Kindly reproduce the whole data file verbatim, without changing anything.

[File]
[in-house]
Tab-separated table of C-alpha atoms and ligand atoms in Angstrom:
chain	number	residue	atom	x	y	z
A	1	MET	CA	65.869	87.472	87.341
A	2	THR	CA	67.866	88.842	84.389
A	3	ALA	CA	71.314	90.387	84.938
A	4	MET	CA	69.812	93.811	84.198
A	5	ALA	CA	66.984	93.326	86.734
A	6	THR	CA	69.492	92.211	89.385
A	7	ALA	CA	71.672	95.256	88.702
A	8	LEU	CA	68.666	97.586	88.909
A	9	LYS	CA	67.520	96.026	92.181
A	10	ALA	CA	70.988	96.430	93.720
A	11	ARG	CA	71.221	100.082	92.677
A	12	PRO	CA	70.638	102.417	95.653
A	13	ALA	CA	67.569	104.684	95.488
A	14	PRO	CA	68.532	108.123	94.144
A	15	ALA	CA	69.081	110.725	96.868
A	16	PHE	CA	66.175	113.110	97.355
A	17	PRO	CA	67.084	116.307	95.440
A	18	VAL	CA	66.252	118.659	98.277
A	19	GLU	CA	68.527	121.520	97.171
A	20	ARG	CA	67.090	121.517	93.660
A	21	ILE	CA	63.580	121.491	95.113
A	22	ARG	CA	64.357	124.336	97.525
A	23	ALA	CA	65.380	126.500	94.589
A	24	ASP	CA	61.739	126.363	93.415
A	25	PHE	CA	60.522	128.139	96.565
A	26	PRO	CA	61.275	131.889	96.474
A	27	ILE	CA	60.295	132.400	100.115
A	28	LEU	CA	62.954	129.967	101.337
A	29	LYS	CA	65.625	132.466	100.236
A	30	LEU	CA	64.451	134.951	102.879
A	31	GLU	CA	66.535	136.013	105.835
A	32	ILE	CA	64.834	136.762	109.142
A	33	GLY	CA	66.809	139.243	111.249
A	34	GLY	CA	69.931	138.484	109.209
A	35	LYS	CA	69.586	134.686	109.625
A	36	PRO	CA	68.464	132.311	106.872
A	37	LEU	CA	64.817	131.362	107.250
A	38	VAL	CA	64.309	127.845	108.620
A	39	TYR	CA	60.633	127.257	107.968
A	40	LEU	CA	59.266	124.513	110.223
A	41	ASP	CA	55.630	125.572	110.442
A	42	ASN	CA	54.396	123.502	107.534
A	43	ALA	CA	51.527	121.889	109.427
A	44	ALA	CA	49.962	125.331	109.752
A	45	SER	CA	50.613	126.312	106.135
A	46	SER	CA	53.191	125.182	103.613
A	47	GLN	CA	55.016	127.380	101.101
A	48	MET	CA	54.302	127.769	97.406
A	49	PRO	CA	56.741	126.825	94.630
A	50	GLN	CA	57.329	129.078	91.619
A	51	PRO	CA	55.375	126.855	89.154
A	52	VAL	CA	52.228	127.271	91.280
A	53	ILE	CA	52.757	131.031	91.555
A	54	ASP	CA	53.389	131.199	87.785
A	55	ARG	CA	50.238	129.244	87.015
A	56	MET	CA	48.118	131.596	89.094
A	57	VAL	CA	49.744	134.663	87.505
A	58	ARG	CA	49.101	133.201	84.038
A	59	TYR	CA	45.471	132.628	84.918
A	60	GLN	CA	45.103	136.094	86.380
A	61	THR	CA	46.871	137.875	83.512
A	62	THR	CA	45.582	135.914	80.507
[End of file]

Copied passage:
[in-house]
Tab-separated table of C-alpha atoms and ligand atoms in Angstrom:
chain	number	residue	atom	x	y	z
A	1	MET	CA	65.869	87.472	87.341
A	2	THR	CA	67.866	88.842	84.389
A	3	ALA	CA	71.314	90.387	84.938
A	4	MET	CA	69.812	93.811	84.198
A	5	ALA	CA	66.984	93.326	86.734
A	6	THR	CA	69.492	92.211	89.385
A	7	ALA	CA	71.672	95.256	88.702
A	8	LEU	CA	68.666	97.586	88.909
A	9	LYS	CA	67.520	96.026	92.181
A	10	ALA	CA	70.988	96.430	93.720
A	11	ARG	CA	71.221	100.082	92.677
A	12	PRO	CA	70.638	102.417	95.653
A	13	ALA	CA	67.569	104.684	95.488
A	14	PRO	CA	68.532	108.123	94.144
A	15	ALA	CA	69.081	110.725	96.868
A	16	PHE	CA	66.175	113.110	97.355
A	17	PRO	CA	67.084	116.307	95.440
A	18	VAL	CA	66.252	118.659	98.277
A	19	GLU	CA	68.527	121.520	97.171
A	20	ARG	CA	67.090	121.517	93.660
A	21	ILE	CA	63.580	121.491	95.113
A	22	ARG	CA	64.357	124.336	97.525
A	23	ALA	CA	65.380	126.500	94.589
A	24	ASP	CA	61.739	126.363	93.415
A	25	PHE	CA	60.522	128.139	96.565
A	26	PRO	CA	61.275	131.889	96.474
A	27	ILE	CA	60.295	132.400	100.115
A	28	LEU	CA	62.954	129.967	101.337
A	29	LYS	CA	65.625	132.466	100.236
A	30	LEU	CA	64.451	134.951	102.879
A	31	GLU	CA	66.535	136.013	105.835
A	32	ILE	CA	64.834	136.762	109.142
A	33	GLY	CA	66.809	139.243	111.249
A	34	GLY	CA	69.931	138.484	109.209
A	35	LYS	CA	69.586	134.686	109.625
A	36	PRO	CA	68.464	132.311	106.872
A	37	LEU	CA	64.817	131.362	107.250
A	38	VAL	CA	64.309	127.845	108.620
A	39	TYR	CA	60.633	127.257	107.968
A	40	LEU	CA	59.266	124.513	110.223
A	41	ASP	CA	55.630	125.572	110.442
A	42	ASN	CA	54.396	123.502	107.534
A	43	ALA	CA	51.527	121.889	109.427
A	44	ALA	CA	49.962	125.331	109.752
A	45	SER	CA	50.613	126.312	106.135
A	46	SER	CA	53.191	125.182	103.613
A	47	GLN	CA	55.016	127.380	101.101
A	48	MET	CA	54.302	127.769	97.406
A	49	PRO	CA	56.741	126.825	94.630
A	50	GLN	CA	57.329	129.078	91.619
A	51	PRO	CA	55.375	126.855	89.154
A	52	VAL	CA	52.228	127.271	91.280
A	53	ILE	CA	52.757	131.031	91.555
A	54	ASP	CA	53.389	131.199	87.785
A	55	ARG	CA	50.238	129.244	87.015
A	56	MET	CA	48.118	131.596	89.094
A	57	VAL	CA	49.744	134.663	87.505
A	58	ARG	CA	49.101	133.201	84.038
A	59	TYR	CA	45.471	132.628	84.918
A	60	GLN	CA	45.103	136.094	86.380
A	61	THR	CA	46.871	137.875	83.512
A	62	THR	CA	45.582	135.914	80.507